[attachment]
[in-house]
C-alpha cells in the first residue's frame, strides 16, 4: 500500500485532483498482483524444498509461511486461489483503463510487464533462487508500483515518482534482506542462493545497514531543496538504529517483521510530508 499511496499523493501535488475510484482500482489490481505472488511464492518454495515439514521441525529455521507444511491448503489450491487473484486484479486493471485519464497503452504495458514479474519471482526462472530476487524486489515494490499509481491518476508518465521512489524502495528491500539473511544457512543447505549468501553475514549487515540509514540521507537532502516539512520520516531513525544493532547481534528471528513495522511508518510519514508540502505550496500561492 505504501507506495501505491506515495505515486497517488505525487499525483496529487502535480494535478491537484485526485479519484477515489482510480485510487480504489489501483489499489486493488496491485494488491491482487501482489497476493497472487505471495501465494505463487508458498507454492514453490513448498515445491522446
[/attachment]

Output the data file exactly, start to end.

[in-house]
C-alpha cells in the first residue's frame, strides 16, 4: 500500500485532483498482483524444498509461511486461489483503463510487464533462487508500483515518482534482506542462493545497514531543496538504529517483521510530508 499511496499523493501535488475510484482500482489490481505472488511464492518454495515439514521441525529455521507444511491448503489450491487473484486484479486493471485519464497503452504495458514479474519471482526462472530476487524486489515494490499509481491518476508518465521512489524502495528491500539473511544457512543447505549468501553475514549487515540509514540521507537532502516539512520520516531513525544493532547481534528471528513495522511508518510519514508540502505550496500561492 505504501507506495501505491506515495505515486497517488505525487499525483496529487502535480494535478491537484485526485479519484477515489482510480485510487480504489489501483489499489486493488496491485494488491491482487501482489497476493497472487505471495501465494505463487508458498507454492514453490513448498515445491522446